School board to discuss possible expansion of One-to-One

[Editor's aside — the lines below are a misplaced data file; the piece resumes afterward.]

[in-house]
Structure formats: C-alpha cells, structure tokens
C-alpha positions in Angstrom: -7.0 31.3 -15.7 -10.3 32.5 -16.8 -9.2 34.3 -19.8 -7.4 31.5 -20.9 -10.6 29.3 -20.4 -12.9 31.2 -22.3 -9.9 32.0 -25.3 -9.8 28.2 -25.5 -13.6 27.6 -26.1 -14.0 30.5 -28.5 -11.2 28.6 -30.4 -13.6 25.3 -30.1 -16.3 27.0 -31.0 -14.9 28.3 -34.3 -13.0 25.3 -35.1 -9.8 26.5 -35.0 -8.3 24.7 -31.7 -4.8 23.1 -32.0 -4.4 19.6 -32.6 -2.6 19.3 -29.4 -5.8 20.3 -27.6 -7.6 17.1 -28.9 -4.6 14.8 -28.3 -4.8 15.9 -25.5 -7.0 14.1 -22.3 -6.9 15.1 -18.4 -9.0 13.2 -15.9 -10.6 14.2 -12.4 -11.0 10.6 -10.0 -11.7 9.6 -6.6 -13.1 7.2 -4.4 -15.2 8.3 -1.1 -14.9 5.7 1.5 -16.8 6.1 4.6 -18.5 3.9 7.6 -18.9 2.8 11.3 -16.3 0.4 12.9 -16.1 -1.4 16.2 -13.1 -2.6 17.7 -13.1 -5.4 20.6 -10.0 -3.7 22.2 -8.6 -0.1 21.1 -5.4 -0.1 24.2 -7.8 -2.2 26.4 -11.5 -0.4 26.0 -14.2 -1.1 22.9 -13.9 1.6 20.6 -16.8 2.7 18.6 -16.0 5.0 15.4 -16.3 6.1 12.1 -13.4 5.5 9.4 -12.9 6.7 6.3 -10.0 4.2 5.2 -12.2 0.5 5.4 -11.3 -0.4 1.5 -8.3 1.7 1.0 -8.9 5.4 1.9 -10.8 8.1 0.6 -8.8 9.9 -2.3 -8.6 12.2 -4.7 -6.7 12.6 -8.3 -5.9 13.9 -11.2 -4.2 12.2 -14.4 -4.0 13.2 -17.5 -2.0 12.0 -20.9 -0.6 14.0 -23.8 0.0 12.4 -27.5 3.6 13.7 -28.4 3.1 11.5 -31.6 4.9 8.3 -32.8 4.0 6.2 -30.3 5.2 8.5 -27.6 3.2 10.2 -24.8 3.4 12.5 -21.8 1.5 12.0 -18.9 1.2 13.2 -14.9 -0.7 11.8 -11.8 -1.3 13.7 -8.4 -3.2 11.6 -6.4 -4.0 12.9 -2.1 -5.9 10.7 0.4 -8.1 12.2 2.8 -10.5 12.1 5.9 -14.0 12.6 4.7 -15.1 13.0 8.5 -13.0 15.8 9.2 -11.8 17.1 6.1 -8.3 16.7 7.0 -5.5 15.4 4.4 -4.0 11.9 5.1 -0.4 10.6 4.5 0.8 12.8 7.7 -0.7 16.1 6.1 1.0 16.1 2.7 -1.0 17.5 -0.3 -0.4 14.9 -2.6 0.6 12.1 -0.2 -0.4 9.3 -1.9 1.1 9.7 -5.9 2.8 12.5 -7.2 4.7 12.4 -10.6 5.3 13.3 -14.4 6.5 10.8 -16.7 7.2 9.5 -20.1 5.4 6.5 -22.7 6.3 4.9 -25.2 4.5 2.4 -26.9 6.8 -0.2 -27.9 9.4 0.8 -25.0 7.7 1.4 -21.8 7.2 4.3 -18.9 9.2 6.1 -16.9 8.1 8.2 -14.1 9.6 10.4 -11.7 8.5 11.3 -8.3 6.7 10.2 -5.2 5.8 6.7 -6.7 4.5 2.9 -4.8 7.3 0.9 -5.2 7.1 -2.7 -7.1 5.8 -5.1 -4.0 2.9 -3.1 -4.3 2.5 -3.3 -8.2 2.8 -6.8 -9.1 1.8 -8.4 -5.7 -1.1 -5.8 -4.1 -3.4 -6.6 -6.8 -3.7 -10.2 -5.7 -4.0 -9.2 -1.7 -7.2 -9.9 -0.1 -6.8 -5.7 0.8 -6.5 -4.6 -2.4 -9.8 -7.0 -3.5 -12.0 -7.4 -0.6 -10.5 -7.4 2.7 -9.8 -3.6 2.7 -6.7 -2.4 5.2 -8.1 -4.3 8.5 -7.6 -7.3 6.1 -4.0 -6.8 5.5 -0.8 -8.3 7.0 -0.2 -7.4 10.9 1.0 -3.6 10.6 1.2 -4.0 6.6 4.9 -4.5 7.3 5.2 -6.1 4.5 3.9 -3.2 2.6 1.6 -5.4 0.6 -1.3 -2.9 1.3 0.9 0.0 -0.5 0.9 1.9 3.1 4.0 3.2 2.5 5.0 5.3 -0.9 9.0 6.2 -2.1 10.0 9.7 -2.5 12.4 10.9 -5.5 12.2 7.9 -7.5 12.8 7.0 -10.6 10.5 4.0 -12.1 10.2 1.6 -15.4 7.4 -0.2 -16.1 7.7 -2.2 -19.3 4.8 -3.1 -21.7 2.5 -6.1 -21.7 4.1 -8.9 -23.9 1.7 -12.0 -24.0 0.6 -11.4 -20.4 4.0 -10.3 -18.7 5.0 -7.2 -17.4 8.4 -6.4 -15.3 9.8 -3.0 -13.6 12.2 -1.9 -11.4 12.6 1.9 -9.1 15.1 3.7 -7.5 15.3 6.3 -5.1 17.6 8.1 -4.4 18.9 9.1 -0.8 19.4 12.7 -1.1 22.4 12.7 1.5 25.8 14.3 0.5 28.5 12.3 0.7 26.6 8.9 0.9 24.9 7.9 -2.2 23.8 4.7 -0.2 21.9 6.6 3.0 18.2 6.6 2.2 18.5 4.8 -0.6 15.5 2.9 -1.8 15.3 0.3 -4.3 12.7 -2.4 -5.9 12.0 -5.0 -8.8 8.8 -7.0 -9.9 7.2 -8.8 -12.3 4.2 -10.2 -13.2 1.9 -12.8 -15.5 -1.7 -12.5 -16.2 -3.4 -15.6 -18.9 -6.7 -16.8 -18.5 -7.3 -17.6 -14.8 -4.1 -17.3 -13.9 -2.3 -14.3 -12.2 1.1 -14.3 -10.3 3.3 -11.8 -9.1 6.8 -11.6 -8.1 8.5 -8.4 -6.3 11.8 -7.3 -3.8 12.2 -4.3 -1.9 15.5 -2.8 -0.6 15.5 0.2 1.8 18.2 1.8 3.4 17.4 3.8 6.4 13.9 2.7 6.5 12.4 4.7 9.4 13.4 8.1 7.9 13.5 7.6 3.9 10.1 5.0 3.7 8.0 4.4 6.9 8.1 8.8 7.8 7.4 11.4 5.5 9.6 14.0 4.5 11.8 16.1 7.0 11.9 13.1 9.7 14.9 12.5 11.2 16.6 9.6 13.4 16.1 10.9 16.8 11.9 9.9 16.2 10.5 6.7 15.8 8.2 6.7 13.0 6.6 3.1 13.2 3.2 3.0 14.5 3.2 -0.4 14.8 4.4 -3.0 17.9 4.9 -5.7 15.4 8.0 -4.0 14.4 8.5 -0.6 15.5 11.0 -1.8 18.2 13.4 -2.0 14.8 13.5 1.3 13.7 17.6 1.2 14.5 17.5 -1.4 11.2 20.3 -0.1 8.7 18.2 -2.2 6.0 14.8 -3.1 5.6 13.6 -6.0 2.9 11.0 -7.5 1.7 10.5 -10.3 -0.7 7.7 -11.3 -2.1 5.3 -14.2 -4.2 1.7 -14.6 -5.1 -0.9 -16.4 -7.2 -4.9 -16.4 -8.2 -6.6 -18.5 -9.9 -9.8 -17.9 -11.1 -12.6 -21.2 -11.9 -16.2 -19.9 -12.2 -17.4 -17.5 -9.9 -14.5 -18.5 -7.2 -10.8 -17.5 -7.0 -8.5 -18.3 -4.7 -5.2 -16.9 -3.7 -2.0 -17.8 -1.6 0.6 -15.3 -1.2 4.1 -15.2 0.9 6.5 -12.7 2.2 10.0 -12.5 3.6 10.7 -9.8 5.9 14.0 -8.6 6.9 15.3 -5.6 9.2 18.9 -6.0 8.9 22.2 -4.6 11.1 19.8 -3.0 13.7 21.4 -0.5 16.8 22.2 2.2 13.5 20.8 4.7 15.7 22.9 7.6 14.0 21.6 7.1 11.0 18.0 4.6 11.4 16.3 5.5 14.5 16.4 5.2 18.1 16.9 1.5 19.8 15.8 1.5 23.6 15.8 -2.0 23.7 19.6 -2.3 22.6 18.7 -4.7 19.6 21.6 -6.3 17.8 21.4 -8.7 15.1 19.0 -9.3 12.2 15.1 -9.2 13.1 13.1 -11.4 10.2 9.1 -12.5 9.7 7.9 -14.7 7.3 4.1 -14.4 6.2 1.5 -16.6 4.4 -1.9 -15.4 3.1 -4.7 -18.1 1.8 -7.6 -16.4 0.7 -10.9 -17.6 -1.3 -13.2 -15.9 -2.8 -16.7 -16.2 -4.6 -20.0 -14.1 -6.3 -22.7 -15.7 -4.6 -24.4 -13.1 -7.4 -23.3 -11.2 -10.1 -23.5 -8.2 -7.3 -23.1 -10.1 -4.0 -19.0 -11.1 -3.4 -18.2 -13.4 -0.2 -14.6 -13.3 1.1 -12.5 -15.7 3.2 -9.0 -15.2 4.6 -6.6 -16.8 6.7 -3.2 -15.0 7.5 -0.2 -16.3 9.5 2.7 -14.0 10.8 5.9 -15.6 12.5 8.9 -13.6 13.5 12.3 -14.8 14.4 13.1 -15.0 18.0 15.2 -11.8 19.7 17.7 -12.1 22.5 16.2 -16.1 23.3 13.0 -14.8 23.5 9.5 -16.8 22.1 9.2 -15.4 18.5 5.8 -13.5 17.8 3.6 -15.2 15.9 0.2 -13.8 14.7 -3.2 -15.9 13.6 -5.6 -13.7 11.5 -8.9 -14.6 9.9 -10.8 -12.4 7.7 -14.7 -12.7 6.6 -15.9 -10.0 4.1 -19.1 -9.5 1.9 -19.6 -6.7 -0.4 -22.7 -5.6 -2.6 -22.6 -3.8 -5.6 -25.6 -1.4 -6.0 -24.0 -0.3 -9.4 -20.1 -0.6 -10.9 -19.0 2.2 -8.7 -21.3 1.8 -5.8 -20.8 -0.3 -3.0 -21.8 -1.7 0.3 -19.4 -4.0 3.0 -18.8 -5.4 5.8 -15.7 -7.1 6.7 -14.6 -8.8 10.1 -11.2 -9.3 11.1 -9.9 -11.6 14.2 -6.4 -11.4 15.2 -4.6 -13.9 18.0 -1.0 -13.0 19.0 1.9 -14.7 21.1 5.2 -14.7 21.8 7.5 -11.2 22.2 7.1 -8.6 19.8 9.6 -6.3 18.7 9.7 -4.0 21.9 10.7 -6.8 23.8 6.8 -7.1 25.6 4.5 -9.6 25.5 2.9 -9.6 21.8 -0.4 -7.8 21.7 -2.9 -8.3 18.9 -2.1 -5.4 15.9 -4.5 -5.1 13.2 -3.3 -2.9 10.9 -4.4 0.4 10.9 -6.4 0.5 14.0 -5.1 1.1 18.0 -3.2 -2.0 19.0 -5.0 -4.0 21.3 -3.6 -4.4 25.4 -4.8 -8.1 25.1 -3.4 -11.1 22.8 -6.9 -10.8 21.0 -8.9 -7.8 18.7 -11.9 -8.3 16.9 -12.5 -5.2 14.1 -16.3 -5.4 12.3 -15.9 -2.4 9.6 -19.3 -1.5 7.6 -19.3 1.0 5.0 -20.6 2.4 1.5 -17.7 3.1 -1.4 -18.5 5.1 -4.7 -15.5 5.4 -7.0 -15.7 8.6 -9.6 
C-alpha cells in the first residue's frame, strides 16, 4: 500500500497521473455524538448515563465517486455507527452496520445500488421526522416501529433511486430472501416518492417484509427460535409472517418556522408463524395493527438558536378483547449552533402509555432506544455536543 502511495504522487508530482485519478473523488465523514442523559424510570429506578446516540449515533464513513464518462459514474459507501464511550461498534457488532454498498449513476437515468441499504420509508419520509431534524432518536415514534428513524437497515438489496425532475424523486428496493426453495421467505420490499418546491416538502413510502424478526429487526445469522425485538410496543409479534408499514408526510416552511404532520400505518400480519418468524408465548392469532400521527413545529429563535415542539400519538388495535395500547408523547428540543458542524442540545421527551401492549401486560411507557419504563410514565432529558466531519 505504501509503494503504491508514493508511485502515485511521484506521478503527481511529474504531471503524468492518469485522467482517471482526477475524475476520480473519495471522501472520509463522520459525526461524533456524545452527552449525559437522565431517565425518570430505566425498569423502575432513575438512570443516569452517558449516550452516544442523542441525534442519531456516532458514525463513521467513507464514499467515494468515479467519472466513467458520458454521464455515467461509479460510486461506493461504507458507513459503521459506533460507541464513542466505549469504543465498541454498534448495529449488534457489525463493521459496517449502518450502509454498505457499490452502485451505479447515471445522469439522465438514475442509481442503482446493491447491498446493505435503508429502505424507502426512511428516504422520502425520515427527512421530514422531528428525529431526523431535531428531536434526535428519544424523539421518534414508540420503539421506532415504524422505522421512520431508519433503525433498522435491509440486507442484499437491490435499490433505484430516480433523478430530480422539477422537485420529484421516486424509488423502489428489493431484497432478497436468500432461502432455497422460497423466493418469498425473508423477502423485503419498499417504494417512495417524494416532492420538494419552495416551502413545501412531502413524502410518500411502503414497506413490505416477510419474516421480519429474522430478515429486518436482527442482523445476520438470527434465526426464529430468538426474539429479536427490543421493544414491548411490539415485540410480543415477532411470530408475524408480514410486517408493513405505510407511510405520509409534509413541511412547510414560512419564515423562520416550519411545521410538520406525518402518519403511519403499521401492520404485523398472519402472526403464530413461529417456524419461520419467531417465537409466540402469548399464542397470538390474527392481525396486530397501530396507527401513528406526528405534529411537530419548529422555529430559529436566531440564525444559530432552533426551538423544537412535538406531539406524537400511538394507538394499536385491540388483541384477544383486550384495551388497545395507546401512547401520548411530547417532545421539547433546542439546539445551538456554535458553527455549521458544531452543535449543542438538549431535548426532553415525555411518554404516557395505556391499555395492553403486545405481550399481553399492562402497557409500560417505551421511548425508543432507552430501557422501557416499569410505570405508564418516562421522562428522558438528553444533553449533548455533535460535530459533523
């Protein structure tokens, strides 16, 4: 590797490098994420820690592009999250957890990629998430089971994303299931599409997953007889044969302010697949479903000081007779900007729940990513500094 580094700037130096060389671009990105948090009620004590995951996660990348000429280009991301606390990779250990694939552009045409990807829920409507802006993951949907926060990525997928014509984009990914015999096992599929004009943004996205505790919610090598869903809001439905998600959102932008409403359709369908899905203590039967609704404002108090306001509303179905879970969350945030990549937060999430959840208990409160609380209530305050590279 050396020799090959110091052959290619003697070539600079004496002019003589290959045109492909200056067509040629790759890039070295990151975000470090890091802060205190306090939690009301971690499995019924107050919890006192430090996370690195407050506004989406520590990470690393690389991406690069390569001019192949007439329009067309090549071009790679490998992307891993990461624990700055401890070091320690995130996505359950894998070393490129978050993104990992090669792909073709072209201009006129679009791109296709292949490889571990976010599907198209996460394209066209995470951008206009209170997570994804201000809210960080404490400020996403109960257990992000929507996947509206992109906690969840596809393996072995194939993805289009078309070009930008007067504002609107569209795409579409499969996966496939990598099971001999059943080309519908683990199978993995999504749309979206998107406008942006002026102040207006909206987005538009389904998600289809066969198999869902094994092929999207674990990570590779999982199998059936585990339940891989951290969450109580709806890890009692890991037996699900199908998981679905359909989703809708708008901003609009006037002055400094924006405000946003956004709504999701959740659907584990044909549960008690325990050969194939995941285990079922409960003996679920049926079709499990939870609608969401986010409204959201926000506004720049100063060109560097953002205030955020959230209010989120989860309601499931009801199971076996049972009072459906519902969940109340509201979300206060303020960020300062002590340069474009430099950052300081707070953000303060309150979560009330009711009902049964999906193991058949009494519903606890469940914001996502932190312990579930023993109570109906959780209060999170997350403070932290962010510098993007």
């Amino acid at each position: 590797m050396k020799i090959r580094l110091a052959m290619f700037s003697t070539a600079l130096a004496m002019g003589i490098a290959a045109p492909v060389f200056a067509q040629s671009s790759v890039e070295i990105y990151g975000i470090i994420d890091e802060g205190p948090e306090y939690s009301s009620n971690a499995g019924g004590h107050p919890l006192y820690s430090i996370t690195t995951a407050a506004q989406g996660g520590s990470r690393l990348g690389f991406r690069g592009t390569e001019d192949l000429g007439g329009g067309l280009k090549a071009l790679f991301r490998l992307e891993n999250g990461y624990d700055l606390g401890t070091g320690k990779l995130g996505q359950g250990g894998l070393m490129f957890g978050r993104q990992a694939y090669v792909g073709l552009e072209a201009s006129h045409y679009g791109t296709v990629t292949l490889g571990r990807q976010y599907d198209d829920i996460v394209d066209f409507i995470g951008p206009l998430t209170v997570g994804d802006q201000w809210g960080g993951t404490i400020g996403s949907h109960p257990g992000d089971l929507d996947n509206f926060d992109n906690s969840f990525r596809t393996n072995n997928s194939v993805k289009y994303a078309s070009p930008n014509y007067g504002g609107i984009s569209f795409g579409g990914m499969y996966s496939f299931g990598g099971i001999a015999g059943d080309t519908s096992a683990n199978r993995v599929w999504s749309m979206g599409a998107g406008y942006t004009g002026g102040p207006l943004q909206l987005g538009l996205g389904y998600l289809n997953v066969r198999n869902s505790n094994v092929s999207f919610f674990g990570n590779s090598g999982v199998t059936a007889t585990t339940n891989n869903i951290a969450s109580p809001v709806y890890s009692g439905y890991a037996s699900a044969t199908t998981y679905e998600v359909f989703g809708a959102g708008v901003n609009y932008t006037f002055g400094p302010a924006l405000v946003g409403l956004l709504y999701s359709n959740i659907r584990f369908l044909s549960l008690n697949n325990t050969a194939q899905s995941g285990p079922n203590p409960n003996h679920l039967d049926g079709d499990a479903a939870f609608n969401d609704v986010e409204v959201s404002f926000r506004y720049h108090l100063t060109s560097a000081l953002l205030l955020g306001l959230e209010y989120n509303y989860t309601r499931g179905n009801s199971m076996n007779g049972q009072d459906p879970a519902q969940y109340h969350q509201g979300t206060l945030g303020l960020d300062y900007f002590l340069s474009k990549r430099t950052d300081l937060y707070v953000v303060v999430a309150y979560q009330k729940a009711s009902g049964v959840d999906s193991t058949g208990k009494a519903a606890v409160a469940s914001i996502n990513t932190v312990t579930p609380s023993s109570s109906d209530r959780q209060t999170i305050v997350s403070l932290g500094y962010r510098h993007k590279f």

Members of the Woodford County Board of Education will be asked whether or not they want to purchase a sufficient number of computer tablets to expand the district's One-to-One initiative to include Woodford County Middle School students. Director of Technology Bob Gibson has received bids on the cost of providing Chromebooks to third-, fourth- and sixth- grade levels next school year. He will discuss those bids and his recommendations to the board at its regular meeting next Monday night at 6. During its planning meeting this past Monday, board Vice Chair Debby Edelen questioned the wisdom of expanding the One-to-One initiative to include seventh- and eighth-graders at WCMS when the district doesn't have any real - not anecdotal - evidence showing student achievement gains because of One-to-One. The One-to-One expansion opportunity arose when the district began exploring alternatives to the iPad computer tablet now being used by WCHS students, said schools Superintendent Scott Hawkins during a recent interview. He said Chromebooks are currently being used (as a pilot program) in a limited number of middle school classrooms and by a few high school students to determine if those laptop devices are a better option moving forward. Hawkins said he does not foresee ever implementing a One-to-One initiative in the elementary schools, where students in most classrooms already have access to five devices. NTI days The percentage of students doing assigned schoolwork during non-traditional instructional days is well over 90 percent, according to Director of Student Achievement Martha Collins. "So we're very pleased with that (participation rate) and the feedback we've gotten from teachers and students," she said. Woodford County schools and 43 other Kentucky public school districts received state approval to use up to 10 NTI days this school year. All 173 school districts in Kentucky were eligible to apply for the non-tradition instruction waivers. House Bill 211 - legislation passed in 2011 - requires school districts to prove how teaching and learning would not be negatively impacted, according to a Kentucky Department of Education news release. In Woodford County, students do assigned schoolwork in paper packets or online. Financial report The district began February with a total cash balance of $12.7 million and ended the month with $12.38 million, according to Chief Operating Officer Amy Smith's financial report. The district's general fund ended February with a cash balance of $10.888 million, and the school service fund ended the month with $124,947.93.